Do you think this analogy is useful for estimating the value of friendliness? That is, is the impact of humans on other species and our environment during this explosion of intelligence a useful frame for pondering the impact of a rapidly evolving AI on humans?
I think it has potential to be useful, but I'm not sure in which direction it should be read.
While we've driven some species toward extinction, others have flourished. And while I'm optimistic that as intelligence increases we'll be better able to control our negative impacts on the environment, I'm also worried that as the scale of our impacts increases a single mistake could be fatal.
I'm confused by your desire for an 'automatic controlled shutdown' and your fear that further meta-reasoning will override ethical inhibitions. In previous writings you've expressed a desire to have a provably correct solution before proceeding. But aren't you consciously leaving in a race-condition here?
What's to prohibit the meta-reasoning from taking place before the shutdown triggers? It would seem that either you can hard-code an ethical inhibition or you can't. Along those lines, is it fair to presume that the inhibitions are always negative, so that non-action is the safe alternative? Why not just revert to a known state?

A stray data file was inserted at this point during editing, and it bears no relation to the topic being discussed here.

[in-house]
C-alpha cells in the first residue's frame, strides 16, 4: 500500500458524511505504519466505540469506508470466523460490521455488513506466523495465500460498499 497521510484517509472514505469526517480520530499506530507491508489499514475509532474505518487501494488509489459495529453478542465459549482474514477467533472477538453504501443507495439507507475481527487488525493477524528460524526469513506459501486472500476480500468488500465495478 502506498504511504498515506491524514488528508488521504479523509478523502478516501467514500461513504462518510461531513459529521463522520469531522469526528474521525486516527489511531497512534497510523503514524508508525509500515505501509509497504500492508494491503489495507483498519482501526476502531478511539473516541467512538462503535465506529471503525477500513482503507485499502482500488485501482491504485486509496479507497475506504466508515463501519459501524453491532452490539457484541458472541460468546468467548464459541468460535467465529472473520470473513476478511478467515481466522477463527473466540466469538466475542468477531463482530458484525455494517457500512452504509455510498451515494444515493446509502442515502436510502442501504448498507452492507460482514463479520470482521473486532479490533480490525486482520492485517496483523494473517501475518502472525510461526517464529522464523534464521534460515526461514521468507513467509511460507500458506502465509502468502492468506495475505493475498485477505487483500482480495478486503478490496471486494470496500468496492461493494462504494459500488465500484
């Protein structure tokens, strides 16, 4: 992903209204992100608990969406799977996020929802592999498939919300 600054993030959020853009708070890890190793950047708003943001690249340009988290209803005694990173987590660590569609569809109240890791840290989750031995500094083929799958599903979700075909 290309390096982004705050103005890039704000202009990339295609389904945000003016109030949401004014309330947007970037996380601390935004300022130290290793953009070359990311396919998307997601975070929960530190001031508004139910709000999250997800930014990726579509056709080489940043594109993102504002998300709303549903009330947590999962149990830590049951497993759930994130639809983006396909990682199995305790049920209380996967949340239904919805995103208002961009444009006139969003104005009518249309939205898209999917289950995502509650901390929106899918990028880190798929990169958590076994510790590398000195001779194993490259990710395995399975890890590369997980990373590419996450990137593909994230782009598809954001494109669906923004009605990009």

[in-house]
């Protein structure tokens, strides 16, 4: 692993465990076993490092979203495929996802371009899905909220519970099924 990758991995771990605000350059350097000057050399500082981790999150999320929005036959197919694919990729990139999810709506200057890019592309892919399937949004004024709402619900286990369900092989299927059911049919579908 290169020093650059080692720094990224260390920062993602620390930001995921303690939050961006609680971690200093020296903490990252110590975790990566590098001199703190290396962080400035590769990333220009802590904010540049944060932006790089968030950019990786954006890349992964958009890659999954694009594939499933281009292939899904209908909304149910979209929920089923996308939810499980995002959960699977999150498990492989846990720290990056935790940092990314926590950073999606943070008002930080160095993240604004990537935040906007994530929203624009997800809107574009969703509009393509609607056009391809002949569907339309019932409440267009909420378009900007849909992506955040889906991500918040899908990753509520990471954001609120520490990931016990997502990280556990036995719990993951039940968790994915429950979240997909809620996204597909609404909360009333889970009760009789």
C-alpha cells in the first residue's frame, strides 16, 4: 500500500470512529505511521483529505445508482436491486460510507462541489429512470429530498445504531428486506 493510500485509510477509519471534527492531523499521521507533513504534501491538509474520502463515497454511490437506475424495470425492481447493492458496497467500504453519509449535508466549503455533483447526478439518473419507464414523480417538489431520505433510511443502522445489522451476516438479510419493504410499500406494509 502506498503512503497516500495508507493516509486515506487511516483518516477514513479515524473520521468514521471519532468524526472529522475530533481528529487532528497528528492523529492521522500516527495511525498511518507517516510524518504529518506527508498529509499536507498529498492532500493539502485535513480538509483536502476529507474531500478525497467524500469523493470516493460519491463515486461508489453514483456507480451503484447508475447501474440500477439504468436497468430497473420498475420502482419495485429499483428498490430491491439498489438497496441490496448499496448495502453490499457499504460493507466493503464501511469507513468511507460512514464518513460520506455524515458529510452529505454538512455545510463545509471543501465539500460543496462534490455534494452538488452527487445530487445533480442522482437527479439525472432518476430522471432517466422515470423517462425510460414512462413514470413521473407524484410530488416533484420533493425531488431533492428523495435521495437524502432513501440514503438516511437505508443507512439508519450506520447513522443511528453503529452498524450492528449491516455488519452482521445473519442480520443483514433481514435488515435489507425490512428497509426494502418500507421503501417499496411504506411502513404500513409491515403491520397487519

Could you please expand on your statement that "p(cults|aliens) isn't less than p(cults|~aliens)" even if greater evidence for aliens were to emerge.
My intuition is that the clearer the evidence for something, the more agreement there will be on the pertinent details. While an individual may be more likely to belong to an alien cult if aliens are present, won't the number and divergence of cults change depending on the strength of evidence?
This strikes me as parallel to one of your earlier posts, where I think you argued that a multiplicity of weak arguments offers no evidence as the truth of an new argument reaching the same conclusion. Intuitively, I disagree with this. I still think the landscape of arguments currently in use must have some correlation to the truth of a new argument that 'happens' to come to the same conclusion. Could you talk more about this someday?
I agree, and vastly prefer yesterday's post. Without intending to offend, the problem for me is that the 'flashes of eloquence' read more as 'attempts at eloquence'. They fall short for me, and thus cause me to doubt the rest of the piece.
The first piece I read through from start to finish, and felt more able to evaluate it as a whole. For the second, the style was sufficiently jarring that I found myself doubting the argument phrase by phrase. I guess one could conclude that the second style helps to achieve a critical reading, but in the wild I'd never have bothered to read the whole thing.
The question is great, though, and the side-by-side presentation is a great test case. Is there one of these that you consider to be your native tone?